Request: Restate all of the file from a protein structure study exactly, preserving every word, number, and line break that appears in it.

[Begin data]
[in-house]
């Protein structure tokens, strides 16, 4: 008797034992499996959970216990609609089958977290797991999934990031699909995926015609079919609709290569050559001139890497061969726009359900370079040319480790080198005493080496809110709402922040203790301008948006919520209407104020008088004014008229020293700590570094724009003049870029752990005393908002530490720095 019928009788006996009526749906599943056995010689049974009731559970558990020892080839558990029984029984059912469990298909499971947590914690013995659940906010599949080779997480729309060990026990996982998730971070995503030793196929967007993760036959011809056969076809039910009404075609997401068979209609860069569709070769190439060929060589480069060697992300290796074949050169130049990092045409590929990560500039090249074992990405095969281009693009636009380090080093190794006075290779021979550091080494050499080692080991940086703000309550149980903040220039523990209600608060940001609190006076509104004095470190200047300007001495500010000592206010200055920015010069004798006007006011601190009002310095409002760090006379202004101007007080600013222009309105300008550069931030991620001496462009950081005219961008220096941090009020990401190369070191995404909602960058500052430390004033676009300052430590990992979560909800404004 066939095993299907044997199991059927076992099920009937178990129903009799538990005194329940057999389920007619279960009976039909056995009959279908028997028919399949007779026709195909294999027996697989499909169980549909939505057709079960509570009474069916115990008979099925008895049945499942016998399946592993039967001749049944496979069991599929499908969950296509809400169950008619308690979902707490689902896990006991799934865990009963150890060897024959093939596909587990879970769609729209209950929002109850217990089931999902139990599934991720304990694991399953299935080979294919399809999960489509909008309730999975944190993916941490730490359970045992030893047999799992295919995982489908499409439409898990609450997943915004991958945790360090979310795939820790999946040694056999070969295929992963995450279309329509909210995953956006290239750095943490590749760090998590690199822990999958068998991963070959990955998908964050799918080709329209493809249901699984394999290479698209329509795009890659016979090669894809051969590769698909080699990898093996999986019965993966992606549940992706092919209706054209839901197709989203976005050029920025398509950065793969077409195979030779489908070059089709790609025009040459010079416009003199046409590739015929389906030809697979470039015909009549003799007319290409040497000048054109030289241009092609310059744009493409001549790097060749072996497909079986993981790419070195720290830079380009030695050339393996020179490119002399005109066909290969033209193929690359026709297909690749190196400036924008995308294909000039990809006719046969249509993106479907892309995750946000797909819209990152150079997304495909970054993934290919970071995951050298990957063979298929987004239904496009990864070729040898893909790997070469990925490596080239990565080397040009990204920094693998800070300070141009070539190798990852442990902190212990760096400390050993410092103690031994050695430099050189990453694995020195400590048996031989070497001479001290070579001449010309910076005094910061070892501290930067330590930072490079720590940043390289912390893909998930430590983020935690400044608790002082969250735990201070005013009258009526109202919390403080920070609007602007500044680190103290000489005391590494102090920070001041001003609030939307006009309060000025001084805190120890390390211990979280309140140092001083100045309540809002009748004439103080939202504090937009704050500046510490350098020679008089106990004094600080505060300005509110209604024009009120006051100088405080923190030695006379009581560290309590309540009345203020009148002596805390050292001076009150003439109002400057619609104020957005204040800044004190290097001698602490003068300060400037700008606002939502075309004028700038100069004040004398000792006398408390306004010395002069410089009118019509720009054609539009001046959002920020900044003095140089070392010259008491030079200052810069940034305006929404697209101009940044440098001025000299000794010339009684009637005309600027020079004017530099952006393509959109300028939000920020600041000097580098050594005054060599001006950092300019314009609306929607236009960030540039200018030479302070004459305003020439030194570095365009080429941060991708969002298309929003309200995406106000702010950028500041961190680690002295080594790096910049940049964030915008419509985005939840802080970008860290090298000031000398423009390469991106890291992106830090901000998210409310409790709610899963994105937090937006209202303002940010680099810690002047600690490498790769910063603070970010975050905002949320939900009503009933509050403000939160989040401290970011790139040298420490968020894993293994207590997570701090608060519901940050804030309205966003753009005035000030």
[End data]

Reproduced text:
[in-house]
């Protein structure tokens, strides 16, 4: 008797034992499996959970216990609609089958977290797991999934990031699909995926015609079919609709290569050559001139890497061969726009359900370079040319480790080198005493080496809110709402922040203790301008948006919520209407104020008088004014008229020293700590570094724009003049870029752990005393908002530490720095 019928009788006996009526749906599943056995010689049974009731559970558990020892080839558990029984029984059912469990298909499971947590914690013995659940906010599949080779997480729309060990026990996982998730971070995503030793196929967007993760036959011809056969076809039910009404075609997401068979209609860069569709070769190439060929060589480069060697992300290796074949050169130049990092045409590929990560500039090249074992990405095969281009693009636009380090080093190794006075290779021979550091080494050499080692080991940086703000309550149980903040220039523990209600608060940001609190006076509104004095470190200047300007001495500010000592206010200055920015010069004798006007006011601190009002310095409002760090006379202004101007007080600013222009309105300008550069931030991620001496462009950081005219961008220096941090009020990401190369070191995404909602960058500052430390004033676009300052430590990992979560909800404004 066939095993299907044997199991059927076992099920009937178990129903009799538990005194329940057999389920007619279960009976039909056995009959279908028997028919399949007779026709195909294999027996697989499909169980549909939505057709079960509570009474069916115990008979099925008895049945499942016998399946592993039967001749049944496979069991599929499908969950296509809400169950008619308690979902707490689902896990006991799934865990009963150890060897024959093939596909587990879970769609729209209950929002109850217990089931999902139990599934991720304990694991399953299935080979294919399809999960489509909008309730999975944190993916941490730490359970045992030893047999799992295919995982489908499409439409898990609450997943915004991958945790360090979310795939820790999946040694056999070969295929992963995450279309329509909210995953956006290239750095943490590749760090998590690199822990999958068998991963070959990955998908964050799918080709329209493809249901699984394999290479698209329509795009890659016979090669894809051969590769698909080699990898093996999986019965993966992606549940992706092919209706054209839901197709989203976005050029920025398509950065793969077409195979030779489908070059089709790609025009040459010079416009003199046409590739015929389906030809697979470039015909009549003799007319290409040497000048054109030289241009092609310059744009493409001549790097060749072996497909079986993981790419070195720290830079380009030695050339393996020179490119002399005109066909290969033209193929690359026709297909690749190196400036924008995308294909000039990809006719046969249509993106479907892309995750946000797909819209990152150079997304495909970054993934290919970071995951050298990957063979298929987004239904496009990864070729040898893909790997070469990925490596080239990565080397040009990204920094693998800070300070141009070539190798990852442990902190212990760096400390050993410092103690031994050695430099050189990453694995020195400590048996031989070497001479001290070579001449010309910076005094910061070892501290930067330590930072490079720590940043390289912390893909998930430590983020935690400044608790002082969250735990201070005013009258009526109202919390403080920070609007602007500044680190103290000489005391590494102090920070001041001003609030939307006009309060000025001084805190120890390390211990979280309140140092001083100045309540809002009748004439103080939202504090937009704050500046510490350098020679008089106990004094600080505060300005509110209604024009009120006051100088405080923190030695006379009581560290309590309540009345203020009148002596805390050292001076009150003439109002400057619609104020957005204040800044004190290097001698602490003068300060400037700008606002939502075309004028700038100069004040004398000792006398408390306004010395002069410089009118019509720009054609539009001046959002920020900044003095140089070392010259008491030079200052810069940034305006929404697209101009940044440098001025000299000794010339009684009637005309600027020079004017530099952006393509959109300028939000920020600041000097580098050594005054060599001006950092300019314009609306929607236009960030540039200018030479302070004459305003020439030194570095365009080429941060991708969002298309929003309200995406106000702010950028500041961190680690002295080594790096910049940049964030915008419509985005939840802080970008860290090298000031000398423009390469991106890291992106830090901000998210409310409790709610899963994105937090937006209202303002940010680099810690002047600690490498790769910063603070970010975050905002949320939900009503009933509050403000939160989040401290970011790139040298420490968020894993293994207590997570701090608060519901940050804030309205966003753009005035000030």